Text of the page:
The cold weather has remained with us at Loch Leven this past week and as a result the water temperature has remained steady at an unseasonably chilly 8.50C. However, the clarity has continued to improve and has now reached a very encouraging 3.5 metres which means light penetration is good – when the water temperature starts to rise, weed growth will be prolific and this is important for a wild brown trout fishery. Weed growth provides a good environment for the diverse food sources the trout feed on and also the weed tends to utilise the very nutrients that algae, ever present in the loch’s water column, would use.
Some really nice fish have been caught over the last week at Loch Leven, topped by a lovely trout estimated at between 5-6 lbs which was caught and returned by Steve O’Neill. This fish was one of 6 fish caught and returned on Sunday by Steve and his boat partner Tony Black, the well known Tay ghillie. Steve commented “Loch Leven is the only place in Britain where you can pick up brown trout in the 4 & 5 lbs bracket on a regular basis. I had great few days this week on the loch – on Monday 23rd I released two trout around 4 lbs and yesterday I released the one in the photo we estimated to be 5 lbs plus”.
Local anglers Donald McGregor and George Brown had 9 fish between them on Saturday – six weighed in at 12 lbs 11 ozs and the other 3 were returned. Robert Walls had 4 fish which were all returned whilst Mr Carr also caught 4 brownies, one of which weighed 2 lbs 10 ozs and the other 3 were returned.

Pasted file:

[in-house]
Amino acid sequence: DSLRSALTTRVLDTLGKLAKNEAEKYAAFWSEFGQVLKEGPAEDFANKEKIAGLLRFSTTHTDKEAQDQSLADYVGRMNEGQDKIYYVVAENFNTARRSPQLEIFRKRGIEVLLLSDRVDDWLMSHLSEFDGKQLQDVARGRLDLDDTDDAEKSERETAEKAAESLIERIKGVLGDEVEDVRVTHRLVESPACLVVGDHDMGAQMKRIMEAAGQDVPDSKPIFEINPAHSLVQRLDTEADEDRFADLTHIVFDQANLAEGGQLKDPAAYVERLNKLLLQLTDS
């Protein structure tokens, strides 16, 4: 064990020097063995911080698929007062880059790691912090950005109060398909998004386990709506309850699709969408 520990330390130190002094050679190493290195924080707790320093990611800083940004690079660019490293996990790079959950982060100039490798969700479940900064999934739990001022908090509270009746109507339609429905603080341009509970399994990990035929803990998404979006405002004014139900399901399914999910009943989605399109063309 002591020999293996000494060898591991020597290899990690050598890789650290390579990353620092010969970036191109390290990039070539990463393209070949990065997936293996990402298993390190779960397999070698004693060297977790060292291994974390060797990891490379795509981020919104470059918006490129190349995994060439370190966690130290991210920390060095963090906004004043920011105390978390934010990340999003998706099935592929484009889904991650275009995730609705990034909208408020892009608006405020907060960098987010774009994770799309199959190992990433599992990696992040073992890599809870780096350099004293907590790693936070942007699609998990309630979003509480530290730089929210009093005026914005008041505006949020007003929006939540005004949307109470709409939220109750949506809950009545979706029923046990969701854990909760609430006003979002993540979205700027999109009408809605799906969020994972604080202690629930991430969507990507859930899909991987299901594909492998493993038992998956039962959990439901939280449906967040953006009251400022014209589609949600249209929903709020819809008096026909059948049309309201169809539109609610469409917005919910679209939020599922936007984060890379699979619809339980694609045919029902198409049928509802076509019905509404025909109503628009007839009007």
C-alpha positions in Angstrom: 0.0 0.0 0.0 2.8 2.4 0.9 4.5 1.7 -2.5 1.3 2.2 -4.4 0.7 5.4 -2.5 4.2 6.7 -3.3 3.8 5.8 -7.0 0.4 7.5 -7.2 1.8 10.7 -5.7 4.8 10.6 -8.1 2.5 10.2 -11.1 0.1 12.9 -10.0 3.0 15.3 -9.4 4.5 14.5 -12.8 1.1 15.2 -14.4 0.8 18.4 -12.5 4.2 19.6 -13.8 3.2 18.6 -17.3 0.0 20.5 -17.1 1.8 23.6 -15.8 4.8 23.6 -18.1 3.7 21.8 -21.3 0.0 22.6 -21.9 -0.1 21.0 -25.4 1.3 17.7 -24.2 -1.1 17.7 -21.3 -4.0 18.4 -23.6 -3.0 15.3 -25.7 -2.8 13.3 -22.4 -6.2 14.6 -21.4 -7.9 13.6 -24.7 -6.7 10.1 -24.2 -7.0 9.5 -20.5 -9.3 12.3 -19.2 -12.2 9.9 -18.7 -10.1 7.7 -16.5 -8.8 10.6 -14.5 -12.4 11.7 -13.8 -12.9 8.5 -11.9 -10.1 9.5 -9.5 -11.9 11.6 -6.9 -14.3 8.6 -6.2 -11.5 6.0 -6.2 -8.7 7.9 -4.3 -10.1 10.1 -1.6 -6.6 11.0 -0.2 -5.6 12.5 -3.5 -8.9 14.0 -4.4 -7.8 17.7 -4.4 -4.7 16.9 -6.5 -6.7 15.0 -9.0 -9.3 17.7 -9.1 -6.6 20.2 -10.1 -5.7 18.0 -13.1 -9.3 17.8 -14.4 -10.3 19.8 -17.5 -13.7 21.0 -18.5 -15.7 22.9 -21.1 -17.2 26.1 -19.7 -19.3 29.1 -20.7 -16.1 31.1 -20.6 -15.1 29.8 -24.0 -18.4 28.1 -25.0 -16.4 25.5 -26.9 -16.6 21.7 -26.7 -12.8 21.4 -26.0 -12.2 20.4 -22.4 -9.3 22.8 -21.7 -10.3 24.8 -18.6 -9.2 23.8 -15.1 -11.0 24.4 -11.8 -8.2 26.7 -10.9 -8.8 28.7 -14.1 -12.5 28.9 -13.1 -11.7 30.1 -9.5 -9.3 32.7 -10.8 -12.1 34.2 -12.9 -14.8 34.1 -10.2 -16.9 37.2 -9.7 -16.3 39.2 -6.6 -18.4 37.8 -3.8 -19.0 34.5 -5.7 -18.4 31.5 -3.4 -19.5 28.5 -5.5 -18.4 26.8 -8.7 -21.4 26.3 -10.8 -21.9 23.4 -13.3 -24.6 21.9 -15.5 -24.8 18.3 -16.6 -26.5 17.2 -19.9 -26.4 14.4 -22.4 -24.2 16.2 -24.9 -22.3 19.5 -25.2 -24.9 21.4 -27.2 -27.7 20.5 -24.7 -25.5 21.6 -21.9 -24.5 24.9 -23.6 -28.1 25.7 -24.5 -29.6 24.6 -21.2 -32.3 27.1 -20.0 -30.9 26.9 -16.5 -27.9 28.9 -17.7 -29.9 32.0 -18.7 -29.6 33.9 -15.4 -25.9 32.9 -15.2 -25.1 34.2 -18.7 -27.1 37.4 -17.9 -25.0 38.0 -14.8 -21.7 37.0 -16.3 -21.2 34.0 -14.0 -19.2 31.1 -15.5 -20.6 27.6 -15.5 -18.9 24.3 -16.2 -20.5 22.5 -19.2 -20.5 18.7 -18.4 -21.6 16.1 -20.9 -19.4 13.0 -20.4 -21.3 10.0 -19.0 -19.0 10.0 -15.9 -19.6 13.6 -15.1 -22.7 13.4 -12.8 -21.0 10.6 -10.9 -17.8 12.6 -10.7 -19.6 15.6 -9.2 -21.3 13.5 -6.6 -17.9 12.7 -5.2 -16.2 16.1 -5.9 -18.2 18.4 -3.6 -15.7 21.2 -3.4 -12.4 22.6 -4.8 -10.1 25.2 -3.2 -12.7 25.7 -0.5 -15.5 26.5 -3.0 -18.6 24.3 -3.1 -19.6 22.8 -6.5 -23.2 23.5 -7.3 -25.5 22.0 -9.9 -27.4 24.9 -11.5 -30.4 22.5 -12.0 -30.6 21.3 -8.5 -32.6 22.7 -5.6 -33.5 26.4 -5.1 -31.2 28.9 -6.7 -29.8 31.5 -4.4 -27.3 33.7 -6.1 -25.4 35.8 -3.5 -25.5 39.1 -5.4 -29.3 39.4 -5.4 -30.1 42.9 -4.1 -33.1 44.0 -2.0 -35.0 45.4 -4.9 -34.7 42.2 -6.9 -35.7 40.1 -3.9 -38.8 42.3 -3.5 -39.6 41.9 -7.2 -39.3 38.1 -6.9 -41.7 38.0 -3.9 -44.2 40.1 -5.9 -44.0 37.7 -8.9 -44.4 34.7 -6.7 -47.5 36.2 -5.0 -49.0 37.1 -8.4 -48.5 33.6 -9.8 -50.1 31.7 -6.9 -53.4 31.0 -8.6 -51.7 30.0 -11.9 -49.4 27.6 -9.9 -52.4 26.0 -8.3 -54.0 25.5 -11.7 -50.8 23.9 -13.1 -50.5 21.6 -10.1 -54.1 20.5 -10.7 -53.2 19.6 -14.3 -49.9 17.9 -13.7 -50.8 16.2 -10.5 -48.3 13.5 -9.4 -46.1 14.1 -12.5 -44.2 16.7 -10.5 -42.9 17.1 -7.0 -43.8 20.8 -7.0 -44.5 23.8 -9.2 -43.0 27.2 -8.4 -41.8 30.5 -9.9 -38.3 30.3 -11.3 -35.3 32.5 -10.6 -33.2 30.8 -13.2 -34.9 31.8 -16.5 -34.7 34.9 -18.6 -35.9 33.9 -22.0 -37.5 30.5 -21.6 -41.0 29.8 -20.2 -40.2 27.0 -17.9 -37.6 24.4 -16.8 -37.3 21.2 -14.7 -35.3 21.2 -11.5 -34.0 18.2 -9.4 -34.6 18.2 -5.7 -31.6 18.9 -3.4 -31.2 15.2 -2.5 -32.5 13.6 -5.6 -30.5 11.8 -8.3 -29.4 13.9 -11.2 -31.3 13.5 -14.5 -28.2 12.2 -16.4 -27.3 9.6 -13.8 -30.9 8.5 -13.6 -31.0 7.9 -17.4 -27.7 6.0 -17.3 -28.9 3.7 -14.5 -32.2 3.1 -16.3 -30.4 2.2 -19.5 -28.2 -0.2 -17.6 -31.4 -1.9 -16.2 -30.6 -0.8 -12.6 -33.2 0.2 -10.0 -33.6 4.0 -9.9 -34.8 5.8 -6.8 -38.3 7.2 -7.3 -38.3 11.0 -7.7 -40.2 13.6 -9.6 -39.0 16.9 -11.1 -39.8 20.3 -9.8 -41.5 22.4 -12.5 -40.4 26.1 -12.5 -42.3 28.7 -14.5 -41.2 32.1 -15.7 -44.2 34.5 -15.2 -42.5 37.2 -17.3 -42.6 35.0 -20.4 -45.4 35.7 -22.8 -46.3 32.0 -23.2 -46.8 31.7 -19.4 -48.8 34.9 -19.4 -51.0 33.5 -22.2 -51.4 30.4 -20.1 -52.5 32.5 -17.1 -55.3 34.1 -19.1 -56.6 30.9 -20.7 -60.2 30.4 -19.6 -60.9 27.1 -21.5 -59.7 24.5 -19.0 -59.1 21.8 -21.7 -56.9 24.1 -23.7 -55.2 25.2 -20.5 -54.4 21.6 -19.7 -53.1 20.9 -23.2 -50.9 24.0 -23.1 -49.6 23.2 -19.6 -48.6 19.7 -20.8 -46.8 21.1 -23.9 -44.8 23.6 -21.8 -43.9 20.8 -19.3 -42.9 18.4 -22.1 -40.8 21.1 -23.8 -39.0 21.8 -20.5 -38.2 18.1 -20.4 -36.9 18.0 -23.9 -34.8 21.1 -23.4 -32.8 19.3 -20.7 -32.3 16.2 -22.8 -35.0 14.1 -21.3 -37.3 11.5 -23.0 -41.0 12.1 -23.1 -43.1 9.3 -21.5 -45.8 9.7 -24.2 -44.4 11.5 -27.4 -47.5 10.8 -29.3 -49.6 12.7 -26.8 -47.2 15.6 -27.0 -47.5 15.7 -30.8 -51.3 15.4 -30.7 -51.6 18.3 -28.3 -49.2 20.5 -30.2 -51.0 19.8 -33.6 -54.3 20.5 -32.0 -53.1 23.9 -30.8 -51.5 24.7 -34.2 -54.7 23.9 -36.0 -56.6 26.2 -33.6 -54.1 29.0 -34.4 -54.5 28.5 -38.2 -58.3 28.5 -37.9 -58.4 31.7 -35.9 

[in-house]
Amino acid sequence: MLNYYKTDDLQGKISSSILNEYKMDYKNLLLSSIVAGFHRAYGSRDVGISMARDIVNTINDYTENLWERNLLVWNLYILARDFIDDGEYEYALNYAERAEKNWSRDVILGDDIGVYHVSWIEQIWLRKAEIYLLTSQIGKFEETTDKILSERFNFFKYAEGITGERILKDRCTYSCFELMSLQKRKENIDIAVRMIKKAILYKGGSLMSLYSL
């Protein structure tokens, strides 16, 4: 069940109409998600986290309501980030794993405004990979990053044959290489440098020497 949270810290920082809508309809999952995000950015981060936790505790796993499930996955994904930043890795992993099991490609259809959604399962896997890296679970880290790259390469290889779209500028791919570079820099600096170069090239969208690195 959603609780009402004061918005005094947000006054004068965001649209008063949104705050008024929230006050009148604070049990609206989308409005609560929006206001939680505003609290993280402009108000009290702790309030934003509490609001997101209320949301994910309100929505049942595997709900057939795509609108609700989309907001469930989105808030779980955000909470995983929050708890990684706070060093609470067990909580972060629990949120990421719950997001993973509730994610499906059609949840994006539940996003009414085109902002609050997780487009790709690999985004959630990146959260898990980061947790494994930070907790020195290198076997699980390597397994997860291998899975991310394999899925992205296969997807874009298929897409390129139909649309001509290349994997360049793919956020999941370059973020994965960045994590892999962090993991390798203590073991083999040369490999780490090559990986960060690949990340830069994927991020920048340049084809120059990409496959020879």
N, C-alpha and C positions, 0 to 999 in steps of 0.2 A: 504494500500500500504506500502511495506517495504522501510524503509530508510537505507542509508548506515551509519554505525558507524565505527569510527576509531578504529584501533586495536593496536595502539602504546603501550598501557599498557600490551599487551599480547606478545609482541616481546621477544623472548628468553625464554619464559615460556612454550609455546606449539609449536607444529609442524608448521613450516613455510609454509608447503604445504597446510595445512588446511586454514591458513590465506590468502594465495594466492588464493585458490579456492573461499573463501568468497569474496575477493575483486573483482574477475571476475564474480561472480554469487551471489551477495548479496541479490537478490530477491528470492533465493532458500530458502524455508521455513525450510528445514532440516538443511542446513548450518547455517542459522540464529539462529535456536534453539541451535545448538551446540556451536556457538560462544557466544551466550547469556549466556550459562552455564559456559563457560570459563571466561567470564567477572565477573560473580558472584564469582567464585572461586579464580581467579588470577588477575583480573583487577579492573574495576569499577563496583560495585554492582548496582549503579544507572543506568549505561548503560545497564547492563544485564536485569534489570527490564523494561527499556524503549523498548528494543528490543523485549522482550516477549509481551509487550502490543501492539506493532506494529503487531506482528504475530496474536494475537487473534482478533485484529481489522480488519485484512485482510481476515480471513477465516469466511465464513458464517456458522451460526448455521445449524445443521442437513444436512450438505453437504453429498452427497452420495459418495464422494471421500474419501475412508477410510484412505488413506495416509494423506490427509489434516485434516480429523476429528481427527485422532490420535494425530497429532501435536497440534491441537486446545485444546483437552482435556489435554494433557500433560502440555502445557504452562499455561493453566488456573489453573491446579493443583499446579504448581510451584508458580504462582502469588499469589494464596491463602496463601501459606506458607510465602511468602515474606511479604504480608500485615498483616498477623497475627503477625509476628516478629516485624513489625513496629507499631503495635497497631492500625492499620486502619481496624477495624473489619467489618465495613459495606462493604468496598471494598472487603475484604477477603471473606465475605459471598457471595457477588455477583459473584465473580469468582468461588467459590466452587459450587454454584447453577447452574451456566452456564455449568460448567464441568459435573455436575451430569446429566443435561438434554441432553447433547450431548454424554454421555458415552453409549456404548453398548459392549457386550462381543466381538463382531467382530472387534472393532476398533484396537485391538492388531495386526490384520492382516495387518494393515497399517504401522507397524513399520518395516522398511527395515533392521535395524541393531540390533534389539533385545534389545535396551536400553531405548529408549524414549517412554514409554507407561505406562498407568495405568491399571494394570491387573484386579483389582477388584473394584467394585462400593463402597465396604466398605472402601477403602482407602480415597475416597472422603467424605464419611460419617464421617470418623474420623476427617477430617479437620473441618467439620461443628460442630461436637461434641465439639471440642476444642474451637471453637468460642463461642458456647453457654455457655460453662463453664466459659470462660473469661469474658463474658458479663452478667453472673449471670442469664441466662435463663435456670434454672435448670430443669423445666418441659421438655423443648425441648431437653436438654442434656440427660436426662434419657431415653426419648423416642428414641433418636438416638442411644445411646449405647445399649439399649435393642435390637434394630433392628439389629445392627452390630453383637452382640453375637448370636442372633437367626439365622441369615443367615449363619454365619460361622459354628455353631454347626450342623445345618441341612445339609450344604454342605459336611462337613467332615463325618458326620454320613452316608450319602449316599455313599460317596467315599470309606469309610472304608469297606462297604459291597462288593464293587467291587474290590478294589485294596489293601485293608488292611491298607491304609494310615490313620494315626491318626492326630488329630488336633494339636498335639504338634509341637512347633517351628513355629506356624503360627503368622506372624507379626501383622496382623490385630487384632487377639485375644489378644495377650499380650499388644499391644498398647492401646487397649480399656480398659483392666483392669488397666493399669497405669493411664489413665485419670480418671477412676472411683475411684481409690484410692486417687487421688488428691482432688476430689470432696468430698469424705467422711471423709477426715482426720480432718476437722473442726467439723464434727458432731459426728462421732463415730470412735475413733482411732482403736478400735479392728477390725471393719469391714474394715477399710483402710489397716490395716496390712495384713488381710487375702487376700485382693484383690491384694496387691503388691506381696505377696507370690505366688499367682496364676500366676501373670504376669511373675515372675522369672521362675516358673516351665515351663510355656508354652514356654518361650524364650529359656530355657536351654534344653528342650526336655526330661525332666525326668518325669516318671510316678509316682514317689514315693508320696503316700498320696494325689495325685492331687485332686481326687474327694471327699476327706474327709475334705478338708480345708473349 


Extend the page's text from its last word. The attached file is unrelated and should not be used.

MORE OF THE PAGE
Fish were caught using the usual buzzer methods but also pulling a team of wet flies seemed to work well. The best wet flies were Kate McLaren, Black Pennell and the usual Dunkeld variants. Dark coloured (brown & black) buzzers seemed to be the most effective for those fishing that method.
In the main, fish have been located well below the surface and therefore high density lines have been the order of the day. When using pulling methods, DI7 and DI5 lines appear to have been used by most anglers. Buzzers are being fished deep below a full floater or one of the main midge tip lines available.
The Hole ‘o’ the Inch, Brock’s Hole, East Buoy, West Point of St Serfs and the area just north of Scart Island have been the most successful drifts over the last week.
As the air and water temperature rises (surely it must soon!), fly hatches will become much more prolific and, when they do, the loch will provide fish over a much wider area and the old anglers’ saying of ‘right place, right time’ will increasingly hold true.